Defining the Team Leadership Model

What then do we mean by team leadership? How is a team different from a group? Stephe Mayers of YWAM Europe has described the difference between work groups and leader teams, as indicated in this illustration. The points (squares and circles) represent the leaders working together and the lines represent their interconnections.

Members of a group interact to share information, bring reports, discuss best practices and policies, provide perspective and make decisions to accomplish the task – with very little interconnection.


A team of leaders with balancing skills and complementary callings are committed to one another in a common purpose, seeking to hear from God together in order to accomplish the task.

With the working group of five, the team director relates with the leaders who work individually in order to get the job done. There are basically four lines of communication in the example above. However, in a team of five there is the potential for 10 lines of communication as co-workers are actually collaborating and interacting with one another.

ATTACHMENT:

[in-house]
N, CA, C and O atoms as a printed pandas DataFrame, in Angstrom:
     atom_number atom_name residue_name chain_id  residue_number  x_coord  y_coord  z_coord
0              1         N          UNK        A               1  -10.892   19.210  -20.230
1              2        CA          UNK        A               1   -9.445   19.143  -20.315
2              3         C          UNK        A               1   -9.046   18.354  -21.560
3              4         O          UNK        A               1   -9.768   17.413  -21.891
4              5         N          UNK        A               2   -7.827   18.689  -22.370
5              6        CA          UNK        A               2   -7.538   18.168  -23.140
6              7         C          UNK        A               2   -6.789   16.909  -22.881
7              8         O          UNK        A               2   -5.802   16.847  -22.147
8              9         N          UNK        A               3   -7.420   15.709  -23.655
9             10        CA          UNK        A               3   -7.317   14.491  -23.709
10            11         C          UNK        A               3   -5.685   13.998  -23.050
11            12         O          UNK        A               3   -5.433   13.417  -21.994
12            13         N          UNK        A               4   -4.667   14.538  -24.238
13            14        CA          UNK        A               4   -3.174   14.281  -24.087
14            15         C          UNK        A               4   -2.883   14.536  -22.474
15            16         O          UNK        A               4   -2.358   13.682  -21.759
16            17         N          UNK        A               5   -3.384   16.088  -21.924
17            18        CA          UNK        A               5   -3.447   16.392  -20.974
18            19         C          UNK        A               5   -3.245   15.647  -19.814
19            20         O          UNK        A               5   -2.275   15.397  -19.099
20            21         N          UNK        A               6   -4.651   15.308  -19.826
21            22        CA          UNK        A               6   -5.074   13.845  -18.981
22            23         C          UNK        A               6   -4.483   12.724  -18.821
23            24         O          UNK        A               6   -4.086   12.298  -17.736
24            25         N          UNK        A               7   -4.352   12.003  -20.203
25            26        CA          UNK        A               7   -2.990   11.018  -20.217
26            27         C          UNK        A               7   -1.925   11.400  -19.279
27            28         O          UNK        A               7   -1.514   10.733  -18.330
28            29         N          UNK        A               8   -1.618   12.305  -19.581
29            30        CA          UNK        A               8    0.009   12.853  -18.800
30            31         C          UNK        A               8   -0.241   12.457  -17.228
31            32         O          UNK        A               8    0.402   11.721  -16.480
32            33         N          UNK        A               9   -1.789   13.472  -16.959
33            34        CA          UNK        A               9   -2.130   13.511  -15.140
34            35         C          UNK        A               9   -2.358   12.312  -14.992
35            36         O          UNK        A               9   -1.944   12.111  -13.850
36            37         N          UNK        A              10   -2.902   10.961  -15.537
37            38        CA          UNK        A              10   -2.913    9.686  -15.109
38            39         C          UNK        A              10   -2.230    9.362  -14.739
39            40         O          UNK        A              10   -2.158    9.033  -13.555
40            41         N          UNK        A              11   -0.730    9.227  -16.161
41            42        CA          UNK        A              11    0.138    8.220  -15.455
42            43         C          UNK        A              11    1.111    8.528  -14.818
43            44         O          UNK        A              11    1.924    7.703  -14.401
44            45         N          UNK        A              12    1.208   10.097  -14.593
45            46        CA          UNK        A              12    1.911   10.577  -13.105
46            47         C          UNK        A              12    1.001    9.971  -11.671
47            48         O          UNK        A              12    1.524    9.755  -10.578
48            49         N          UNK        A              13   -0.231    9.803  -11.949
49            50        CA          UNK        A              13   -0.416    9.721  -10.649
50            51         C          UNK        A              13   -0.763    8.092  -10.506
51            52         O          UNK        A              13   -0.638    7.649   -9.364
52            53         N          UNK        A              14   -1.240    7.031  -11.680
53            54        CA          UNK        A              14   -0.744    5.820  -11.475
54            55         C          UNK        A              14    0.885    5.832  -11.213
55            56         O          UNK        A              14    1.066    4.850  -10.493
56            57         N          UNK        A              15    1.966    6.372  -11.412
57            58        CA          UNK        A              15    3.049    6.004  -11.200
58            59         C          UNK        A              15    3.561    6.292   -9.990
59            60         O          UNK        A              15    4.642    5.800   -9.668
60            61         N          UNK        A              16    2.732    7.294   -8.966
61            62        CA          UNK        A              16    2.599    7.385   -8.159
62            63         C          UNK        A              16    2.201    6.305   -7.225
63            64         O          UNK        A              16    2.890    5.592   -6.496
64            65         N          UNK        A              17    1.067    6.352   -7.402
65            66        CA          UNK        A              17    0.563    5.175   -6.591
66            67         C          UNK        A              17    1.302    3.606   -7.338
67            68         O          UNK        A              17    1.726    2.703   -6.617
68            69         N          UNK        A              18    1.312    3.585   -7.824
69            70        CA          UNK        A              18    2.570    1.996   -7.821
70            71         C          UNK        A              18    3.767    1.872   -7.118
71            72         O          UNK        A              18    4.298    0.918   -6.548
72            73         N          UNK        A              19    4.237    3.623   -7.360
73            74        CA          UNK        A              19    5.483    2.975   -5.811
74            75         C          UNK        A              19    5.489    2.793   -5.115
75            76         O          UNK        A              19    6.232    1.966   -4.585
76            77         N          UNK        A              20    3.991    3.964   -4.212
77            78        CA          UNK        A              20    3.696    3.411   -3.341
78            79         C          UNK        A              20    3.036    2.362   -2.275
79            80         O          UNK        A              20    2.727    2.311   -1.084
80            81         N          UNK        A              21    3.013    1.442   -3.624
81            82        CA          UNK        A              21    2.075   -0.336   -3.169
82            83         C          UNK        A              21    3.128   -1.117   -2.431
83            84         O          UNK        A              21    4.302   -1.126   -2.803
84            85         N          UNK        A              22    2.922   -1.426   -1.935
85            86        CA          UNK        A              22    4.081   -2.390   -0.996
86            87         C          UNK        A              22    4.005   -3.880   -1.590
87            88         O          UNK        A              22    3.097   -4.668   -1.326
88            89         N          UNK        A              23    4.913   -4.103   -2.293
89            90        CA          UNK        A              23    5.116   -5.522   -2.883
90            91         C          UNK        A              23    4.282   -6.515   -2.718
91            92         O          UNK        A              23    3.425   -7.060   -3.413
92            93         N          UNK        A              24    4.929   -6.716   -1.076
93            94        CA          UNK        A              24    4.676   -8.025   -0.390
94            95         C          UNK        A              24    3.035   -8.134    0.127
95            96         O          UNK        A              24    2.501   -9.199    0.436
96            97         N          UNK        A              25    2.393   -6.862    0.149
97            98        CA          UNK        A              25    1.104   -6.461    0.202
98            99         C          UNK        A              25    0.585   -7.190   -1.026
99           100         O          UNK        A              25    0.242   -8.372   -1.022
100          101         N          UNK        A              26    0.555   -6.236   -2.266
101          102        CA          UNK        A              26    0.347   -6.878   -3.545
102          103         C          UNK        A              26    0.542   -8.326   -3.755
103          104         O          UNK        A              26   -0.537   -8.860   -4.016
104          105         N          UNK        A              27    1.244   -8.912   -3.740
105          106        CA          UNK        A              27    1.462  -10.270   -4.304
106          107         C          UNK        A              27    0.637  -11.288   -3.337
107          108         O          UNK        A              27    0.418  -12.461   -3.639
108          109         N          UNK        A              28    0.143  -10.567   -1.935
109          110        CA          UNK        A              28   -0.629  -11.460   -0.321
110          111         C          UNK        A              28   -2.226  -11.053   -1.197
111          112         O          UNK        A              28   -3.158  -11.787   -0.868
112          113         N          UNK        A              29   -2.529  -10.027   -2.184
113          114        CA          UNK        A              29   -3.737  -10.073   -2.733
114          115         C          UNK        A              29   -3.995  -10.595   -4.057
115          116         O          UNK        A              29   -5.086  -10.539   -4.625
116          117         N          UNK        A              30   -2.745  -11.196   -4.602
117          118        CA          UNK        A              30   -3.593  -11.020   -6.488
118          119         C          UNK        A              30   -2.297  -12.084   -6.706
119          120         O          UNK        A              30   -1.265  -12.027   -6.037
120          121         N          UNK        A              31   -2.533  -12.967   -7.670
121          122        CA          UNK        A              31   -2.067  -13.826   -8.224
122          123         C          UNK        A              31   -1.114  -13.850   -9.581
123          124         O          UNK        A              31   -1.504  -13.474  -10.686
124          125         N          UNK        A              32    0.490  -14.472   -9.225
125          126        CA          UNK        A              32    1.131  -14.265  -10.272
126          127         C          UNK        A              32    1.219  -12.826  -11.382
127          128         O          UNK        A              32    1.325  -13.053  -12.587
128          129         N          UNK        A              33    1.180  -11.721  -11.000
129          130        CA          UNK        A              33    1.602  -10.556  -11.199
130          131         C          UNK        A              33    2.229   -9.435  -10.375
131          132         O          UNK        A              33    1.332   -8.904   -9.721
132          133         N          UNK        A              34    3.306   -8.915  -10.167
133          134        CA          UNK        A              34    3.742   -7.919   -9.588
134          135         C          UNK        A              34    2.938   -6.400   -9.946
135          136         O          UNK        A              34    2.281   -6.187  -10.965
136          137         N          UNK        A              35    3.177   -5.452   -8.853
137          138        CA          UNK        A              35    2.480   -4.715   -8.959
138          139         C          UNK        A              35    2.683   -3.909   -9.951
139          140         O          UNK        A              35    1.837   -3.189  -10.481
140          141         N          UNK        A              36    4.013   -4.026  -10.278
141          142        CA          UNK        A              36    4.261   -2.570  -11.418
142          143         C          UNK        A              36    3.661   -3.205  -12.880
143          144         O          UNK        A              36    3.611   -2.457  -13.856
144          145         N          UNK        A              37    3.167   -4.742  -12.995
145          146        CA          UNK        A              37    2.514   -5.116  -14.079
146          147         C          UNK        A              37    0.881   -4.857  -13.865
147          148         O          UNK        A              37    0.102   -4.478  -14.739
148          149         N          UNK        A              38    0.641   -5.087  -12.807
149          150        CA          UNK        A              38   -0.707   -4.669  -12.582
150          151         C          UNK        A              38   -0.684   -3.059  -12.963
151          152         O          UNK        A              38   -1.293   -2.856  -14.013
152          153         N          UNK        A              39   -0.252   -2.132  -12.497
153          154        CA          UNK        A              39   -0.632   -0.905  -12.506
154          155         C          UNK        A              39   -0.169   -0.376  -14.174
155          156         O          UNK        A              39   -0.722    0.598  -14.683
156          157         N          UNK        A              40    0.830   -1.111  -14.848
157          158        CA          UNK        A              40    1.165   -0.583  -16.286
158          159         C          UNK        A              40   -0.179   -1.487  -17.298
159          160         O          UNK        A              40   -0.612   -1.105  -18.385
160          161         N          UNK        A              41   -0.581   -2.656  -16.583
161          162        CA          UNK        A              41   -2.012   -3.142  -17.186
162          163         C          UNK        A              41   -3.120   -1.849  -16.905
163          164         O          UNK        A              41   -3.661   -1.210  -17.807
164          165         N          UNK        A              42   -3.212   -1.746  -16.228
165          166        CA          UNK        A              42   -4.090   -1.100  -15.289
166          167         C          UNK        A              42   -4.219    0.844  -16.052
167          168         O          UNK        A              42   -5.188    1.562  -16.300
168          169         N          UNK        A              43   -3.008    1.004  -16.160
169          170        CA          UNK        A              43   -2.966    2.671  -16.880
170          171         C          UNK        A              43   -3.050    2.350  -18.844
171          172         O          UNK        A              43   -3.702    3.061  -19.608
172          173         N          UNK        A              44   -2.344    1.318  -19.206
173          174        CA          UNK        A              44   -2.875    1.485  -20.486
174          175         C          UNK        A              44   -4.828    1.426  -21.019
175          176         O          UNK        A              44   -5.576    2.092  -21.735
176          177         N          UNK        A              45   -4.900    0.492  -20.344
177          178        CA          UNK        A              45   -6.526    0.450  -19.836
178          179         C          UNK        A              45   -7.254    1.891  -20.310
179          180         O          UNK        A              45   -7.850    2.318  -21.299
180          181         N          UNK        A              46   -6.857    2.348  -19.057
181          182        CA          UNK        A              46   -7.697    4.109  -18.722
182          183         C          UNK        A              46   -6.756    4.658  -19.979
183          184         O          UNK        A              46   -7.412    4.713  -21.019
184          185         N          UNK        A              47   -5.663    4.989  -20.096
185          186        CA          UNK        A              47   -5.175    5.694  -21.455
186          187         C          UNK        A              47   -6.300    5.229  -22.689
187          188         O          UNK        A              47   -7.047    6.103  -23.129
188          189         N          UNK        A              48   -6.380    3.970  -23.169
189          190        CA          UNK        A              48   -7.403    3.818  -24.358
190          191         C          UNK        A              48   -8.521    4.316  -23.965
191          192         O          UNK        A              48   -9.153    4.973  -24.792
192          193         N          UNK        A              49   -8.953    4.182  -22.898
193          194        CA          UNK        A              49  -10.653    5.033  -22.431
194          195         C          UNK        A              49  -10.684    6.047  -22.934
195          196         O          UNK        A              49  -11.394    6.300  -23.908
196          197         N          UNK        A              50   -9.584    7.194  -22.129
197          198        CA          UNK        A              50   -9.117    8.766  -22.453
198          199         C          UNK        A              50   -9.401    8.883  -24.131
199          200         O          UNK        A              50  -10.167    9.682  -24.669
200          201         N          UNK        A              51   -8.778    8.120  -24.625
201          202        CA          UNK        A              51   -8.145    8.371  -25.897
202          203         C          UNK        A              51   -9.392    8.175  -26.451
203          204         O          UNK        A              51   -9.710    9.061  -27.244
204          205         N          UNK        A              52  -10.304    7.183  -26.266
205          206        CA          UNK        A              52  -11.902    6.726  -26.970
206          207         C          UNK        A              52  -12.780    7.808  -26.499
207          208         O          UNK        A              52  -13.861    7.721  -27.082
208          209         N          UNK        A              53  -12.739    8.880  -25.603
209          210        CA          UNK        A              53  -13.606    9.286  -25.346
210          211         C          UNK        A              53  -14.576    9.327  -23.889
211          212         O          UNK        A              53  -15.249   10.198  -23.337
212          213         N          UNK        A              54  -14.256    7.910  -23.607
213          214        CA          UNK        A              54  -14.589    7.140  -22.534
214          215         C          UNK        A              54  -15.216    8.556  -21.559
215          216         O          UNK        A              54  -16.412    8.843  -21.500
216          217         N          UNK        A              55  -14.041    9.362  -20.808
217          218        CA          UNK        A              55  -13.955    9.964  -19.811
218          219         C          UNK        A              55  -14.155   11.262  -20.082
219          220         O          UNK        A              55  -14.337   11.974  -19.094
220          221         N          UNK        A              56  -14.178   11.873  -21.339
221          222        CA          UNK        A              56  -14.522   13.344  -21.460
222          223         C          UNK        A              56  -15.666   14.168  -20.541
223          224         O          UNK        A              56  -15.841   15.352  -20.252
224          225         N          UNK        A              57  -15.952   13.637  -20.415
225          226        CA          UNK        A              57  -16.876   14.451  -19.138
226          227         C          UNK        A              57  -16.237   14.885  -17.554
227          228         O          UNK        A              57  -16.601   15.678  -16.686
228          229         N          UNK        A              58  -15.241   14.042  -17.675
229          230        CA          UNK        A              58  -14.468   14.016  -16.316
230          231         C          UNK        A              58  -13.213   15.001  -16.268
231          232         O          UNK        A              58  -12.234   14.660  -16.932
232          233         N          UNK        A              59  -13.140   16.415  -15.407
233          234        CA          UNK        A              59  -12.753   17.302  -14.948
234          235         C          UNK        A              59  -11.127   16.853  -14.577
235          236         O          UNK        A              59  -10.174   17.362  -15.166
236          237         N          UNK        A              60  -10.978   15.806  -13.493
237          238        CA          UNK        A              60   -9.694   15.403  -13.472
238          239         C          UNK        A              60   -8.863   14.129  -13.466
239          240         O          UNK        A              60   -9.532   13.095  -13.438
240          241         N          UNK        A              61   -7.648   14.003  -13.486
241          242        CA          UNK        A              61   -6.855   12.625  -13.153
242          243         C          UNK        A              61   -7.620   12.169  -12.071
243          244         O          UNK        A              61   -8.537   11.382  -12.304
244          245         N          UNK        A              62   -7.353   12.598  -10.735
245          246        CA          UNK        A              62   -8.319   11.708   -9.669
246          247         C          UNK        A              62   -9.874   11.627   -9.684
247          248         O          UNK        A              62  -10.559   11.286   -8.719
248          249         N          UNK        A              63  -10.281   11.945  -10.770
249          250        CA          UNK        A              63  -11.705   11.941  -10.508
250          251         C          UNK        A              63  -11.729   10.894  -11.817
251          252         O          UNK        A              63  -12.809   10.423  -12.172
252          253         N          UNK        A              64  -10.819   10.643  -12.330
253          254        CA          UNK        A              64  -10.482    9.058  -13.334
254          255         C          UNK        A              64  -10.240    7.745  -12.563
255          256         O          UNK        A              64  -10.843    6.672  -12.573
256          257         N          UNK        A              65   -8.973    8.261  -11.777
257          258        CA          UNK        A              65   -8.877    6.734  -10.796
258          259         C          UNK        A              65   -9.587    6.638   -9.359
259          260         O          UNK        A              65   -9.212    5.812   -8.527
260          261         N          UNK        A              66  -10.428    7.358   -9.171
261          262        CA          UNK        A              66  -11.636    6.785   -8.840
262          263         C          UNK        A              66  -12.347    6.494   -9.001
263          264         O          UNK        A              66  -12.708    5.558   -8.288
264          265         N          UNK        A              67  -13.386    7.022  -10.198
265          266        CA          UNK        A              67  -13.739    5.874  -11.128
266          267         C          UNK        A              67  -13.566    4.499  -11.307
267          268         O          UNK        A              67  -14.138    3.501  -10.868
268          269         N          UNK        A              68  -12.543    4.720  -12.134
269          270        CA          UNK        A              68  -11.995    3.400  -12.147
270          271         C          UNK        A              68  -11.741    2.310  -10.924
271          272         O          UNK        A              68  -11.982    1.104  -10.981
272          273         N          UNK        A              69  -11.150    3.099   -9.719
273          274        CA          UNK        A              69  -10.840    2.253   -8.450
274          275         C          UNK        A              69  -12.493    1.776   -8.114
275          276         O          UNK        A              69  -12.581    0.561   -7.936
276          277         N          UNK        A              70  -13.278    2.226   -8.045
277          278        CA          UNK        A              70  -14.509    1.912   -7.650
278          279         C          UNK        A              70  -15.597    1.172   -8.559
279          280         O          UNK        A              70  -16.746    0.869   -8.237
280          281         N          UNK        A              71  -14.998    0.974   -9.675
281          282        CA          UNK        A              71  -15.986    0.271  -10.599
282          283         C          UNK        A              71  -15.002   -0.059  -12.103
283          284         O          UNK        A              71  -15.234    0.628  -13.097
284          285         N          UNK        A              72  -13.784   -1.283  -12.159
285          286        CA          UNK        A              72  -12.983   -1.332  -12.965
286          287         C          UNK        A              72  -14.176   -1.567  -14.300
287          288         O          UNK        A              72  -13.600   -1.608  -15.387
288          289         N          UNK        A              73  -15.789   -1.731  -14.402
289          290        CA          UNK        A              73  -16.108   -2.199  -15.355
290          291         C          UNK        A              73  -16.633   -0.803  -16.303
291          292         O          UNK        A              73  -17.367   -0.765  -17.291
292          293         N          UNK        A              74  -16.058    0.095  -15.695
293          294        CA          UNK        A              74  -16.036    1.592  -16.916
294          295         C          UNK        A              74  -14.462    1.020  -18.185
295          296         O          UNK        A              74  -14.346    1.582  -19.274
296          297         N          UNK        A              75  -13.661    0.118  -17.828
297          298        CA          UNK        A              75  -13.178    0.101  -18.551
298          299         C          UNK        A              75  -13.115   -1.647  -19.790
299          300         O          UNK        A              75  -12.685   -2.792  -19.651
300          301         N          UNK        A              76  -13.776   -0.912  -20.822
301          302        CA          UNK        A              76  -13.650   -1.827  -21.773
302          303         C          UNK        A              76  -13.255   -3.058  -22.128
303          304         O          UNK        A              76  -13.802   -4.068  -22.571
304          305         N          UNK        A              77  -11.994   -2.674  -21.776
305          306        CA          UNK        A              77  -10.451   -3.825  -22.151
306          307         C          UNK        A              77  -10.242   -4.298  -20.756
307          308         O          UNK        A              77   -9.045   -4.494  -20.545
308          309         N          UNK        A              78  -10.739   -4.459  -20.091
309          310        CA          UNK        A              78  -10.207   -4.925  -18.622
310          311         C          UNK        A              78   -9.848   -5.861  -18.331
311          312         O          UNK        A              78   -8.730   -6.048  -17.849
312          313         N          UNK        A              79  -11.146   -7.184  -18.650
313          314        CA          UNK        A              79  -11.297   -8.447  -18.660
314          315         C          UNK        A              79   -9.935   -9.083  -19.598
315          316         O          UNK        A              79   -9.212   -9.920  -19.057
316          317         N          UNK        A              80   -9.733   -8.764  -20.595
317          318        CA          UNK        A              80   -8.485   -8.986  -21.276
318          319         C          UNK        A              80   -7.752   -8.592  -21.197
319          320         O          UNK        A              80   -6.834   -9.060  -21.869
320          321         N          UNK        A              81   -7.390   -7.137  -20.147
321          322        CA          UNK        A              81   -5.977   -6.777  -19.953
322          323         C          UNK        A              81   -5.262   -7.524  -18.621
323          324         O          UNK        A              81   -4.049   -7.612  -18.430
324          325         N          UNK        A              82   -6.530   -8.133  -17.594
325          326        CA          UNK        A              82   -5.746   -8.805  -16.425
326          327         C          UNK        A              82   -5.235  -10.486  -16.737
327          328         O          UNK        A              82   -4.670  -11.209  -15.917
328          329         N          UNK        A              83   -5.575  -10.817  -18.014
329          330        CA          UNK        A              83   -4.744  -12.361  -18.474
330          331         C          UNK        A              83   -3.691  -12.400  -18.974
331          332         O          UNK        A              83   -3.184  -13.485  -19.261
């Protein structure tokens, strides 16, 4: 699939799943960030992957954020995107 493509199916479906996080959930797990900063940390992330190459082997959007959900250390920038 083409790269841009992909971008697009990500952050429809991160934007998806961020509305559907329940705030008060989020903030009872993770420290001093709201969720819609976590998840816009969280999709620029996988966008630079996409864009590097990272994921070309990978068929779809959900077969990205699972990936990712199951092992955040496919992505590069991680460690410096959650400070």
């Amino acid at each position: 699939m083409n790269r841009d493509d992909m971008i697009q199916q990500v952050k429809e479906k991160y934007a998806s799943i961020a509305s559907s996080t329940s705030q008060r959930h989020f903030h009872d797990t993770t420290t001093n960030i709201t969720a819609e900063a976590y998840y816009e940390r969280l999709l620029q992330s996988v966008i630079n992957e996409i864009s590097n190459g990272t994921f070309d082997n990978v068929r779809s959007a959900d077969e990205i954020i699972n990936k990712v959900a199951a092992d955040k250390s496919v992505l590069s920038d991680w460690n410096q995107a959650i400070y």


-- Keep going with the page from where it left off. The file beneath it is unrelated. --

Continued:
Short-term tasks can often be completed with a simple working group. Yet for longer-term needs, groups should work toward becoming leader teams. A big challenge we face is to move away from individual effort (common in groups) toward more productive team interconnection.

Pause & Reflect:

As a team, discuss this article. Are we only a group of disconnected individuals wandering around in our ministries, with each one doing specialized tasks all alone?

  • In what ways are we doing well?
  • Where do we fall short of this biblical model of leading by team?
  • List three examples from your own organization.
  • Now discuss within your leader team how these can be remedied.
  • Together read these Scriptures and pray, seeking the grace of God for enhanced interconnection within the team, valuing and serving one another as a leadership team (1 Cor. 3:9; 2 Cor. 4:5; 3 John v. 8).

For we do not preach ourselves, but Jesus Christ as Lord, and ourselves as your servants for Jesus’ sake. (2 Corinthians 4:5)

[1] Jeffrey Pfeffer, “Understanding Power in Organizations,” California

Management Review (1992)